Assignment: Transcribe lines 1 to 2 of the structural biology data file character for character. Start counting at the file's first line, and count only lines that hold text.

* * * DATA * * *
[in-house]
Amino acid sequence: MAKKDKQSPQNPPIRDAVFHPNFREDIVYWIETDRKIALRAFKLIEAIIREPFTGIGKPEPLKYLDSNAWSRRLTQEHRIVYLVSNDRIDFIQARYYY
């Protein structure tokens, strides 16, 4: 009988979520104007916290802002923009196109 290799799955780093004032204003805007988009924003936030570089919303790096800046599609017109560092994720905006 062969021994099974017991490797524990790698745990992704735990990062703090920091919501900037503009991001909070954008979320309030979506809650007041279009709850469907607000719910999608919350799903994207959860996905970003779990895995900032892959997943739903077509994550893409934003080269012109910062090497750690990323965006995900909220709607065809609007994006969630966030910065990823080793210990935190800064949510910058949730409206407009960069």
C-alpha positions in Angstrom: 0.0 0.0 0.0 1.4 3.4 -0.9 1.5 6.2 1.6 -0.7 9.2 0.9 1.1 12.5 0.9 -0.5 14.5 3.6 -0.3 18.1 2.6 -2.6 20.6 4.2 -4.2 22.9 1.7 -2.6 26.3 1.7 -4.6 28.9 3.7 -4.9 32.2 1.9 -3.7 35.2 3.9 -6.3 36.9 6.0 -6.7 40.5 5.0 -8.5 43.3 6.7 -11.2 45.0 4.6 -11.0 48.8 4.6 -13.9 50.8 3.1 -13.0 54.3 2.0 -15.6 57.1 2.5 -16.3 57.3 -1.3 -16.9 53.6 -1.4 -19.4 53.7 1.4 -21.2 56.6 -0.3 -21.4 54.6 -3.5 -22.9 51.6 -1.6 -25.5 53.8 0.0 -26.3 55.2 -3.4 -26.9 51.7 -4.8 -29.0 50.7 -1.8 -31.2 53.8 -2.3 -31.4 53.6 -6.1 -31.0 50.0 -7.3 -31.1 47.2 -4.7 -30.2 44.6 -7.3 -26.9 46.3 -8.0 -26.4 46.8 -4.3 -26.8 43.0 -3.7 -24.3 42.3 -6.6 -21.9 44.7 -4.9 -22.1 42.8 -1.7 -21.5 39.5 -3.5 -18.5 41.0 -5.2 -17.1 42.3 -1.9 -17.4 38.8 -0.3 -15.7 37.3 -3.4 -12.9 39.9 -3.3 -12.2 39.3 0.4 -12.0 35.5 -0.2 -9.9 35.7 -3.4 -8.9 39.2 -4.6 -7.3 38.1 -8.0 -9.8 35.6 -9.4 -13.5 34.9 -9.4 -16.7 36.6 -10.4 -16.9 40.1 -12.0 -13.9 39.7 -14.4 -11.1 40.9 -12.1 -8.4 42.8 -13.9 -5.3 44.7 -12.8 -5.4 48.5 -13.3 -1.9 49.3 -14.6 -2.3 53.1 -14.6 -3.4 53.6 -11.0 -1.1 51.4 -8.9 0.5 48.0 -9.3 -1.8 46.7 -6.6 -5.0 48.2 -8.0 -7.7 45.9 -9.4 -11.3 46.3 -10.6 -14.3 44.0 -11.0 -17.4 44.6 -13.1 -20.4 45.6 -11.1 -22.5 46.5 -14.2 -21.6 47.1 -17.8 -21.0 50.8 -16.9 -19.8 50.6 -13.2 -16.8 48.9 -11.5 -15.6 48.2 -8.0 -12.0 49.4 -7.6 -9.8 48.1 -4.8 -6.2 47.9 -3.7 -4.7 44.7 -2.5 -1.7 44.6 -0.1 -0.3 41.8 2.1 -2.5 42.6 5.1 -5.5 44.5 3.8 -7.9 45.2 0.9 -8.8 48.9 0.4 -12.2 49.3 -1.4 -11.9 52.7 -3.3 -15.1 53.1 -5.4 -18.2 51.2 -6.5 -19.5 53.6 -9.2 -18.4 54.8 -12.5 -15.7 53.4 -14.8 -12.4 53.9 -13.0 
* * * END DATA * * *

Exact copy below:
[in-house]
Amino acid sequence: MAKKDKQSPQNPPIRDAVFHPNFREDIVYWIETDRKIALRAFKLIEAIIREPFTGIGKPEPLKYLDSNAWSRRLTQEHRIVYLVSNDRIDFIQARYYY